Fr. Gerald Musa Homily for Palm Sunday Year C (2)

Fr. Gerald Musa Homily for Palm Sunday Year C


By: Fr. Gerald Musa

Homily for Sunday April 10 2022


Elections in Nigeria come up in 2023 and parties have begun their campaigns to set the stage for next year’s polls. Campaigns are going on with political parties and candidates are promoting themselves and castigating other parties and candidates who are in the race. What is even more interesting is the spectacle of rented crowds of supporters. Expectedly, we shall be witnessing how classical and modern spiritual melodies and vocabulary will be twisted into mundane campaign songs and slogans. We shall be hearing the most eloquent speakers who have the oratory skills that make candidates appear as demigods and as God-sent messiahs. We expect to see flamboyant politicians arrive at political rally venues with exotic state-of-the-art cars and distribute money to people in the market, people on the streets, and other segments of society. Politicians test their popularity by the number of people they were able to pull into their rallies. What is more, the contesting candidates will communicate symbolically in this power and popularity contest, saying to one another, “My crowd is bigger than yours.”

Unlike the typical politicians that we see around us, Jesus entered Jerusalem triumphantly amidst singing by a crowd of supporters. The rejoicing crowd that greeted Jesus was evidently not a rented crowd. People came out spontaneously and joyously to welcome him. They expressed their excitement as

[They] spread their cloaks on the road, and others spread leafy branches
that they had cut from the fields. Those preceding him as well as those following kept crying out: “Hosanna! Blessed is he who comes in the name of the Lord!
Blessed is the kingdom of our father David that is to come! Hosanna in the highest!” (Mark 11:8-10; cf. Matthew 21: 1-11; Luke 19:28-40).

It was a moment of glory and public acclamation for Jesus. Throughout his ministry, Jesus had always avoided the limelight and consistently refused to be seen as a celebrity. This time, He did not stop the people from celebrating Him because He was coming to the beginning of the end of His earthly ministry. Jesus accepted the cheers of the crowd even when He knew He was entering Jerusalem to lay down his life. He celebrated his kingship without allowing the fear of death to take away the joy of that moment. He knew death was only a rite of passage to glory and that the victory of evil over good is temporary. What is also remarkable about Jesus’ entry into Jerusalem was the fact that he entered as a prince of peace humbly riding on a donkey and not as a political king with war chariots (cf. Zechariah 9:9).

The last Sunday before Easter which is called Palm Sunday is celebrated to recall the triumphant entry of Jesus into Jerusalem. It is also called Passion Sunday to remember Jesus’ intense suffering, crucifixion, and death. His passion is what William Shakespeare would describe as “That deep torture [which] may be called hell when more is felt than one has to tell.” In his passion, he felt isolated, deserted, forsaken, and abandoned, and to God, he cried, “Eloi, Eloi Lama Sabacthani?” (My God, My God why have you forsaken me? – Mark 15:34)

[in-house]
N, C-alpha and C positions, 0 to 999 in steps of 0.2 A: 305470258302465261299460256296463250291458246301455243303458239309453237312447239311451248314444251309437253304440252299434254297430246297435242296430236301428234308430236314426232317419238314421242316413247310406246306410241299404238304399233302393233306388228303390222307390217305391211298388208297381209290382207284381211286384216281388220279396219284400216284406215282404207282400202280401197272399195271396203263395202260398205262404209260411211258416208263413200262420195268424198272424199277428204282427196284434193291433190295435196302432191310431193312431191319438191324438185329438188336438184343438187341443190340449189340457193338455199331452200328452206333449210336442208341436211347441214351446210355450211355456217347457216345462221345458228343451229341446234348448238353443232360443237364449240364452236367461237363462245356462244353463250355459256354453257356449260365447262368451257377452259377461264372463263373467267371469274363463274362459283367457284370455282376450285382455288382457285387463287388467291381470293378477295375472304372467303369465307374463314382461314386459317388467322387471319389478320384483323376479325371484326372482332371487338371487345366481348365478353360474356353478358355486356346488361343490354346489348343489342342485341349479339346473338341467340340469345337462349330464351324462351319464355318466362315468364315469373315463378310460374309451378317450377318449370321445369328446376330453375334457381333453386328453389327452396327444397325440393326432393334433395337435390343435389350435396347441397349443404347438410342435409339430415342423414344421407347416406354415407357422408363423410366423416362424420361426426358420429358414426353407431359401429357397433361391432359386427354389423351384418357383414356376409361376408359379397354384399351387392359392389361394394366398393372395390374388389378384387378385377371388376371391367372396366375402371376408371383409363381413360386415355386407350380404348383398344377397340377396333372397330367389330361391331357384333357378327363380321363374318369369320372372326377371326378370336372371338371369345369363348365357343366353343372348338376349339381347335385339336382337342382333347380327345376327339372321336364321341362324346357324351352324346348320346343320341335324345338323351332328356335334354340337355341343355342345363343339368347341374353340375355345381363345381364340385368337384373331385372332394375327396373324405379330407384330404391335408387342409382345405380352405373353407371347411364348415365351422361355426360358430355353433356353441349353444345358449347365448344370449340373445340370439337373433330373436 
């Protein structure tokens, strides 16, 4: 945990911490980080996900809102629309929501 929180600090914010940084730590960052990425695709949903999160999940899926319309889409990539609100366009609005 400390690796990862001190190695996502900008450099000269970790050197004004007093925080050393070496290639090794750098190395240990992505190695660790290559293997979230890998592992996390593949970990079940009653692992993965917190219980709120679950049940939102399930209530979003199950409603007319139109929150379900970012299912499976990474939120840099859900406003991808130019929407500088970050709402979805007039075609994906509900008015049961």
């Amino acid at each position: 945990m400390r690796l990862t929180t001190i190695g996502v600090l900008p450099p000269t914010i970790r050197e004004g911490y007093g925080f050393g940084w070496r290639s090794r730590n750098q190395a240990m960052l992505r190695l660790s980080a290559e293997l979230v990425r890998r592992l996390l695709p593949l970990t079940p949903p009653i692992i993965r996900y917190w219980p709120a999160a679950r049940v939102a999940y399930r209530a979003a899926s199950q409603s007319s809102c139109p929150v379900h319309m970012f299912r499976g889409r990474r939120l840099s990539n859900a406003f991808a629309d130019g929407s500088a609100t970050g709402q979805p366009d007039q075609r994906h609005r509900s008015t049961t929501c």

The passion of Jesus is more than words can explain. He offered himself voluntarily as a Suffering Servant in these words: “I gave my back to those who beat me, my cheeks to those who plucked my beard; my face I did not shield from buffets and spitting. The Lord GOD is my help; therefore, I am not disgraced; I have set my face like flint, knowing that I shall not be put to shame” (Isaiah 50-6-7).

Furthermore, the Apostle Paul describes how this suffering servant: “Emptied himself, taking the form of a slave, coming in human likeness; and found human in appearance, he humbled himself,
becoming obedient to the point of death, even death on a cross” (Philippians 2:7-8). Jesus experienced suffering and that explains why He was deeply compassionate in his ministry as He gave relief to those who were overburdened, healed the sick, consoled those who were grieving, and raised the dead. He taught us how to manage suffering, enemies, and death. According to Paul Claudel, “Jesus did not come to explain suffering, but to fill it with his presence.”

Palm Sunday is a day to reflect upon the significant moments of our life: the moments of Joy and Pain; struggles and success; battles and victories; pains and pleasures. It is also a day to reflect upon the sacredness of power. We pray that those who seek positions of authority can learn from Jesus who, despite his kingship, emptied himself, taking the position of a servant. We pray earnestly for our politicians and for ourselves who are leaders that they may know that all authority comes from God and that the voice of the people (voters) is the voice of God. May we learn from the humility of Jesus. Can we be Christ-like in submitting ourselves totally and constantly to the will of God? Holy Week ceremonies, which include Chrism Mass and Mass of the Lord’s Supper on Holy Thursday, Good Friday, and Holy Saturday are rich with meaning. Next Sunday is Easter Sunday and we look forward with joy to this great day.

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